I love working on children’s book author websites — often there are beautiful illustrations, a sense of humor, and great colors to work with. And while many aspects of creating a website for children’s books are similar to any author or book website, (like providing information about the book & authors, letting people purchase it easily, and introducing the authors) there’s another level at play…
Consider who you’re designing for.
The important thing to consider with children’s books, like with any book, is that you have to understand the target audience. And it’s not really kids. As an example: kids themselves aren’t going to do a Google search for, “great children’s books,” but you know who will? People like educators, parents, librarians, publishers and retailers.
So while lots of thought goes into the design of the book itself to appeal to kids, a different kind of thought needs to go into the design of the corresponding website so that it gets into the right kids’ hands & appeals to a broader audience.
Don’t overegg the pudding.
Websites for children’s books take their visual cues from the books themselves, and often there are great images to work with. Sometimes some subtle animation can work really well to bring that to life, but I’d advise against things like music that plays automatically upon opening the page or using “baby language” or other attempts to set a child-like tone. Rather than enhancing the experience of, say, the librarian who is visiting your website, that kind of thing will just muddy the message, and get in the way of any helpful content you want them to take away to bring your book to more children.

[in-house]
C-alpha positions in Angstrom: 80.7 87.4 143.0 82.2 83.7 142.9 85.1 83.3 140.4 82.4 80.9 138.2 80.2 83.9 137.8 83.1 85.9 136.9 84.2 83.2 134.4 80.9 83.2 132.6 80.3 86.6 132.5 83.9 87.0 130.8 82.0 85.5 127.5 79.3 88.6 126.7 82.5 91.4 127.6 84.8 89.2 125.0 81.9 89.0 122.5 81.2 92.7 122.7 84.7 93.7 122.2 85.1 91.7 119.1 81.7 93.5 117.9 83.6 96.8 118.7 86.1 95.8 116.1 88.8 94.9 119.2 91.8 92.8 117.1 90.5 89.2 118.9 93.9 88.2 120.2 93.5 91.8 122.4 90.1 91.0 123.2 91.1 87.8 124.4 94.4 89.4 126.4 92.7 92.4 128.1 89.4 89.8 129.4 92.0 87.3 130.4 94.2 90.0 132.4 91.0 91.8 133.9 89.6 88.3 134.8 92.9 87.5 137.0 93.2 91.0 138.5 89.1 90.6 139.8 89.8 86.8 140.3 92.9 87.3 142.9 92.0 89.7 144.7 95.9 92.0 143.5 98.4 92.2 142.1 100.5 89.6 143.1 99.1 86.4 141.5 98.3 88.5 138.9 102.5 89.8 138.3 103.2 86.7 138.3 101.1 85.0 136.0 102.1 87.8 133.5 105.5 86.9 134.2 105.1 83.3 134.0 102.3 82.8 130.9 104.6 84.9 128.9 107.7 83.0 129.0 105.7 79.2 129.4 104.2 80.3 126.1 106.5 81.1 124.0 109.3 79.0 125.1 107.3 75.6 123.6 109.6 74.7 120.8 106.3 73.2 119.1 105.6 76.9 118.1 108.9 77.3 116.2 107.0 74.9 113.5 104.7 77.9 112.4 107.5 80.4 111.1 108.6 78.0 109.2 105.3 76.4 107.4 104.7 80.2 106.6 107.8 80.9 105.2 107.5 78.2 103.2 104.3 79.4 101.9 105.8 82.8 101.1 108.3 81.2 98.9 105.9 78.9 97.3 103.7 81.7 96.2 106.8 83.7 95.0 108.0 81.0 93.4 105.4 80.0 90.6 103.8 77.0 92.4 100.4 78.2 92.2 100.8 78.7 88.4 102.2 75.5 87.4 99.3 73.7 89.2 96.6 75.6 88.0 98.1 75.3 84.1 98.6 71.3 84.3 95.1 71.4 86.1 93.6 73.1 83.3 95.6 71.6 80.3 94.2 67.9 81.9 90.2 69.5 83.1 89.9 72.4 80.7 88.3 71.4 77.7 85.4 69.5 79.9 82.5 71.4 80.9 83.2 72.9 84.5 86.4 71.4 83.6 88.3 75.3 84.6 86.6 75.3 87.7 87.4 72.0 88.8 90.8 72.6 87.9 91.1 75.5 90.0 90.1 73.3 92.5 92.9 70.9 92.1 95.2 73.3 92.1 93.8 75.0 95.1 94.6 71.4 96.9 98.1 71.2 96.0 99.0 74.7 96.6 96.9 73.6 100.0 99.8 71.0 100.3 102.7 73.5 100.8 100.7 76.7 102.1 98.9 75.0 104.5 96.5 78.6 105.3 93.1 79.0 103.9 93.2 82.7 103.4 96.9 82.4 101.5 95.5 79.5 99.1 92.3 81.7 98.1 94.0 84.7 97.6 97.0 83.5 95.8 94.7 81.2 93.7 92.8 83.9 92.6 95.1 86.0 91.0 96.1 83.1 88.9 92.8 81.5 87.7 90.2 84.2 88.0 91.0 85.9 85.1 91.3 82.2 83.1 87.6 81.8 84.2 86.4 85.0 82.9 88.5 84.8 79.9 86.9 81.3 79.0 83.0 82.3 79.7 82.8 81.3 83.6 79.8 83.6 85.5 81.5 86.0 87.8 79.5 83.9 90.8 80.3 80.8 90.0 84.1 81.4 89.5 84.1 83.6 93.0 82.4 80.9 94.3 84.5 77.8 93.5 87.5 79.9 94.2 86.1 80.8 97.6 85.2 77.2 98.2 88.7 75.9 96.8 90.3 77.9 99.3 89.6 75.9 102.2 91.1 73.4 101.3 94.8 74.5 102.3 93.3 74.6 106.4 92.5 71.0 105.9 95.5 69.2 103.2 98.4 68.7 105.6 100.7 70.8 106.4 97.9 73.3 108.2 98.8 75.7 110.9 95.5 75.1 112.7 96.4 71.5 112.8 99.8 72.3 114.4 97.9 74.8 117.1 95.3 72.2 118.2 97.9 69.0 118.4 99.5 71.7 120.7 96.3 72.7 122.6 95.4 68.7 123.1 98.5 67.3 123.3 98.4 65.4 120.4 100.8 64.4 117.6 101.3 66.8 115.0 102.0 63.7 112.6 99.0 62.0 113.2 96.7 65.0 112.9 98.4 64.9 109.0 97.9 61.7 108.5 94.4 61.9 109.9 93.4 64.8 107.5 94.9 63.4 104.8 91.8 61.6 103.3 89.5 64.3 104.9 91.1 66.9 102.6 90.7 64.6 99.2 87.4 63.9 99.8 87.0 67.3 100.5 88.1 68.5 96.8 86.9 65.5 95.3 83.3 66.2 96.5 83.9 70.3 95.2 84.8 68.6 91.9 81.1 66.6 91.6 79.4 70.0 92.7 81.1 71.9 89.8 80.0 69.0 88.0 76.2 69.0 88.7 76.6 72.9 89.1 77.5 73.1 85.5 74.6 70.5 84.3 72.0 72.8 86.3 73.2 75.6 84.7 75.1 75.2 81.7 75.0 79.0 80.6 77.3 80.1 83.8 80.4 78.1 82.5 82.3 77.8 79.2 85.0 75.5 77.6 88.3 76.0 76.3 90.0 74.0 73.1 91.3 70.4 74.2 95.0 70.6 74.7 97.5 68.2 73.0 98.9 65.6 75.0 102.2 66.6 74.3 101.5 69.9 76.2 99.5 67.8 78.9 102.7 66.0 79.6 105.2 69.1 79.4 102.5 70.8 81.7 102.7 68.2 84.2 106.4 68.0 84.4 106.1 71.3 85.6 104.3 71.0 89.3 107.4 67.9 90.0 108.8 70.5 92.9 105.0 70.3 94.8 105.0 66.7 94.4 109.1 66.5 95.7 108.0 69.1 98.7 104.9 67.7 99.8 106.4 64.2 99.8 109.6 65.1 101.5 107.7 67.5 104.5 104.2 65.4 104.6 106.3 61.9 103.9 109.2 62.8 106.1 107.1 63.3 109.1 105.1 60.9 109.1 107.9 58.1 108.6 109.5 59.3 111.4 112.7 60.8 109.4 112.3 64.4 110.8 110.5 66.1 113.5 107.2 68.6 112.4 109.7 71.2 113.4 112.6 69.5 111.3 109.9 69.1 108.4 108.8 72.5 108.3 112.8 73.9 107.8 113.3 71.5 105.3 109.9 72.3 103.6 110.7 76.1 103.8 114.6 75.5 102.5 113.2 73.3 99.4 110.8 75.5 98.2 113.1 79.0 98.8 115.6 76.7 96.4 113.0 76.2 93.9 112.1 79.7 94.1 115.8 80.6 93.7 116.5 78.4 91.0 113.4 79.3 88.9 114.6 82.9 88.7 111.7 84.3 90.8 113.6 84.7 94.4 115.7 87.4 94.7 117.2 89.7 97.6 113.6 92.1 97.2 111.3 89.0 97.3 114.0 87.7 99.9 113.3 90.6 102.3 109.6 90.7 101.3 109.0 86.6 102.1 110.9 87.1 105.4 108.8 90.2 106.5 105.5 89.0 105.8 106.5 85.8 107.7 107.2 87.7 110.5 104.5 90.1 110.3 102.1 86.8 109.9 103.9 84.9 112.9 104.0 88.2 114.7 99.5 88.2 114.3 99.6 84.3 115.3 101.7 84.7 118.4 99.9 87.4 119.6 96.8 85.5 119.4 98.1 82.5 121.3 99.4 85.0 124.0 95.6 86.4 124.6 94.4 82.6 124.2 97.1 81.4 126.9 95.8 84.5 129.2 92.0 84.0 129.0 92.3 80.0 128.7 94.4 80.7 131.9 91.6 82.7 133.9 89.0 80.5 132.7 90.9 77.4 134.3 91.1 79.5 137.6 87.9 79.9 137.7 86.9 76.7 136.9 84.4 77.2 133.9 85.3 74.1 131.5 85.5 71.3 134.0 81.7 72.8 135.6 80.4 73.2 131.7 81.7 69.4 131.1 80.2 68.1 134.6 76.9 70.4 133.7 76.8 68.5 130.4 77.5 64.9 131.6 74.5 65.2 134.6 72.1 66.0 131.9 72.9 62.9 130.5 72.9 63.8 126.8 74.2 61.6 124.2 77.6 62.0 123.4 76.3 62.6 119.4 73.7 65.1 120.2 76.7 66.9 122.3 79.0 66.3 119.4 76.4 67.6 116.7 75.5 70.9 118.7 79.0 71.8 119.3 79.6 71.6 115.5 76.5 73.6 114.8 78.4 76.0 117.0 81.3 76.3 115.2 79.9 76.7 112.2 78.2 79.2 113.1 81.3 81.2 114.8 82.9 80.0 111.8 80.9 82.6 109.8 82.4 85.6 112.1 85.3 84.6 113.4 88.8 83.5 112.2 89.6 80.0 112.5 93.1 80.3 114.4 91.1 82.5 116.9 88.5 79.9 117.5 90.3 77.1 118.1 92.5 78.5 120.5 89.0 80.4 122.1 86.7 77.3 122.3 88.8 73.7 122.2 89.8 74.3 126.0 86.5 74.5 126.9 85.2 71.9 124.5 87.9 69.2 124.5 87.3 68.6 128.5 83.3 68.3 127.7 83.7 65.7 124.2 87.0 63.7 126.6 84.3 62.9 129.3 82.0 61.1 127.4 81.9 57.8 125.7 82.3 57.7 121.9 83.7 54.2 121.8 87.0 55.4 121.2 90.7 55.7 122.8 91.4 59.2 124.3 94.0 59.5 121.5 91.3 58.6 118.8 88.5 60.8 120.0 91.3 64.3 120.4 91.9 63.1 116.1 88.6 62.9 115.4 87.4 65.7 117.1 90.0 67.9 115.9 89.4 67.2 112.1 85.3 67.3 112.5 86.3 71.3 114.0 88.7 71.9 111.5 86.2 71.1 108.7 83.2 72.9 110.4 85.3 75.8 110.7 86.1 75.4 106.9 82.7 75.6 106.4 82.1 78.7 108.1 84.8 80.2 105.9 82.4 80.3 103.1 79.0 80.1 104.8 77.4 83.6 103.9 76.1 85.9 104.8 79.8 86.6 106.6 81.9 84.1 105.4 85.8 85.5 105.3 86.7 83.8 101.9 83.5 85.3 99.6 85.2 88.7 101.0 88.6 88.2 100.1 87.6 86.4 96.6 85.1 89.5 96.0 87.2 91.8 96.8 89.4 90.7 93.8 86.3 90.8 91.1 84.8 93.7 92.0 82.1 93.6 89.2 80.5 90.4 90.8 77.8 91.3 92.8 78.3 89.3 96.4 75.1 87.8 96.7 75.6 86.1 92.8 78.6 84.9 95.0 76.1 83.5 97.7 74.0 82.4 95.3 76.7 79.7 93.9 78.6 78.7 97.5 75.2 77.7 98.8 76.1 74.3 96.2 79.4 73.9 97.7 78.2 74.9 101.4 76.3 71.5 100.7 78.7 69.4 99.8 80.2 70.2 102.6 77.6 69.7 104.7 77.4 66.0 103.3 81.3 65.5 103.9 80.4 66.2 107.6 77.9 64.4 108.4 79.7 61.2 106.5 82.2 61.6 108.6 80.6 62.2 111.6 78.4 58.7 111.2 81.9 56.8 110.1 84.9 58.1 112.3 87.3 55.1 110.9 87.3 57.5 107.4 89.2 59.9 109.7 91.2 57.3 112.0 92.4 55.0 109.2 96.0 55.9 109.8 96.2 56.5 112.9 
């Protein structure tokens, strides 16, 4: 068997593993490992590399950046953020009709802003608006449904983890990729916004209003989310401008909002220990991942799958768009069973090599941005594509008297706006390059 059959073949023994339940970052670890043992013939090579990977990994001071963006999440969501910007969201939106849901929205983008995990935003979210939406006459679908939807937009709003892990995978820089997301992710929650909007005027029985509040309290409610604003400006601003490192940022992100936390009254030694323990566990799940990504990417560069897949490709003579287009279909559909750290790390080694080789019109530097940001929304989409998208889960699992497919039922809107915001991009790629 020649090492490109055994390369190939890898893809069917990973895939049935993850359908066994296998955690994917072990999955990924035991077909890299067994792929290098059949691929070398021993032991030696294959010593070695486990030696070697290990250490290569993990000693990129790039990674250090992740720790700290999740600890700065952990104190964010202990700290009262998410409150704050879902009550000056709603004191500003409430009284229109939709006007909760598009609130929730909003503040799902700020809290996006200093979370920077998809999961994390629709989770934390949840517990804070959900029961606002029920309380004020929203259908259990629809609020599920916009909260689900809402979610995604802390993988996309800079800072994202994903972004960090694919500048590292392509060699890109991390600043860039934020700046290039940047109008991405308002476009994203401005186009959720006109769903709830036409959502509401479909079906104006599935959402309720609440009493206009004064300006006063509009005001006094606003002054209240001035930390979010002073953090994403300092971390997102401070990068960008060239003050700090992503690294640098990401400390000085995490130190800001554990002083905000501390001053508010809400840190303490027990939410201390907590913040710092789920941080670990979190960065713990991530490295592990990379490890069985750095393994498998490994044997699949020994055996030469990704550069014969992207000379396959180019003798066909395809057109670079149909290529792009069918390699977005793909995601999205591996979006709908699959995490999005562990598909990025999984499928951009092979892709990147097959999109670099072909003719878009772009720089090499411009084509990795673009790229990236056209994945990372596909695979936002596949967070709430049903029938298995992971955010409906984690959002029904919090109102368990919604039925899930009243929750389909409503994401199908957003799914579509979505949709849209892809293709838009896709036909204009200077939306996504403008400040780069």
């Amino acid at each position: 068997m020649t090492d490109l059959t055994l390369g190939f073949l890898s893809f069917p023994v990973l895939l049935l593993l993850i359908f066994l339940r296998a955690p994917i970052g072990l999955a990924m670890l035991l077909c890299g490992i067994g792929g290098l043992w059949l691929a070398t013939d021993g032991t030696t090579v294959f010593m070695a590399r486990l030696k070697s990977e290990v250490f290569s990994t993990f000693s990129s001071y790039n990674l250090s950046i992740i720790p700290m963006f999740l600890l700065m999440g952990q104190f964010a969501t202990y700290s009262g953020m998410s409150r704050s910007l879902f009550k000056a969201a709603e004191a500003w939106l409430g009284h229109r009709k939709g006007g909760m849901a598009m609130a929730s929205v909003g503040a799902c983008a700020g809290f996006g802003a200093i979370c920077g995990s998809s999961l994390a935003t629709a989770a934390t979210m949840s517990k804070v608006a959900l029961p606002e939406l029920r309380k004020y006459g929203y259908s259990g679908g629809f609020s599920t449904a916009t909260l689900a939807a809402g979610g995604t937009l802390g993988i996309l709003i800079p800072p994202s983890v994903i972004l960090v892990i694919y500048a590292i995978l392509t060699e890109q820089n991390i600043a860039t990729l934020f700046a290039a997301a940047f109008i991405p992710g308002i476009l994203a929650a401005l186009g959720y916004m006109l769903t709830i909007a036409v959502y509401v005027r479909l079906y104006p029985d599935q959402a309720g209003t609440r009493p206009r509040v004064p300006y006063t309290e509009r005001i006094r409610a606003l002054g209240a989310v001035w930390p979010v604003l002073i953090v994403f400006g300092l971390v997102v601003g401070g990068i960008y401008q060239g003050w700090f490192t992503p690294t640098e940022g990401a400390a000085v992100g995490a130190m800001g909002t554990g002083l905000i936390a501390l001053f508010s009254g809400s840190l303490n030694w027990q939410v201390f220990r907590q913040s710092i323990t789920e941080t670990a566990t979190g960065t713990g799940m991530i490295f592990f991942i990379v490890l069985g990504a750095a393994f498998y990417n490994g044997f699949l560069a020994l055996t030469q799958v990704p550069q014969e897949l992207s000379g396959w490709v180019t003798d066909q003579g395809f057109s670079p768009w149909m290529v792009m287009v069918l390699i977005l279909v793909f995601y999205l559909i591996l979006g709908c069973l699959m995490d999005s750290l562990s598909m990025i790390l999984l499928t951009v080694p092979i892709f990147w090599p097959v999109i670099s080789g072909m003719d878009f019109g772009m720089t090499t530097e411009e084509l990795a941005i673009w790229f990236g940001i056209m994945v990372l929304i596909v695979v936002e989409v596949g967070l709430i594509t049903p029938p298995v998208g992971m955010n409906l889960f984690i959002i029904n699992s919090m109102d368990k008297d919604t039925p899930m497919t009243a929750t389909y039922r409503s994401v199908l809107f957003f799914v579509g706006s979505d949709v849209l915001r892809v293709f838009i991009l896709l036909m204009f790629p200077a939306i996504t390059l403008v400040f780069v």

If you have extras to offer, like quizzes or short stories or videos, those will likely appeal to kids & you should absolutely include them, but remember they’ll most often get into the hands of kids via an adult in their life.
Set yourself up for site visits.
If you want to do school or library visits, make it really easy for people to find out how to engage you. Make it easy to contact you (or the appropriate party), provide information about where you’re willing to go, and what (if anything) you’ll need when you get there. You’ll also want to include information about what you can speak about, and the value of your work.
So don’t throw the rules of good design out the window just because you’re designing a website for a children’s author, just figure out how to adapt the rules so that you’re positioning children’s books in the best light possible for the right people.
And remember, a 3-year-old child is very different than a 9-year-old child — so there’s no one-size-fits-all solution. You need to tailor the visual & content experience to the audience you’re trying to reach. Make sure to enumerate the developmental benefits of your work, and how much fun it is to read. A parent or educator will want to know why your book is different. Or, if it follows in the footsteps of old favorites, why it will tick those same boxes.
And above all else, even with the focus on the audience and message, have fun. Nobody wants a website for a children’s book to be a downer. This doesn’t mean you have to forego elegance & clean design, but immersing yourself in fun is what children’s books are all about, and you want the websites that support them to provide that experience too.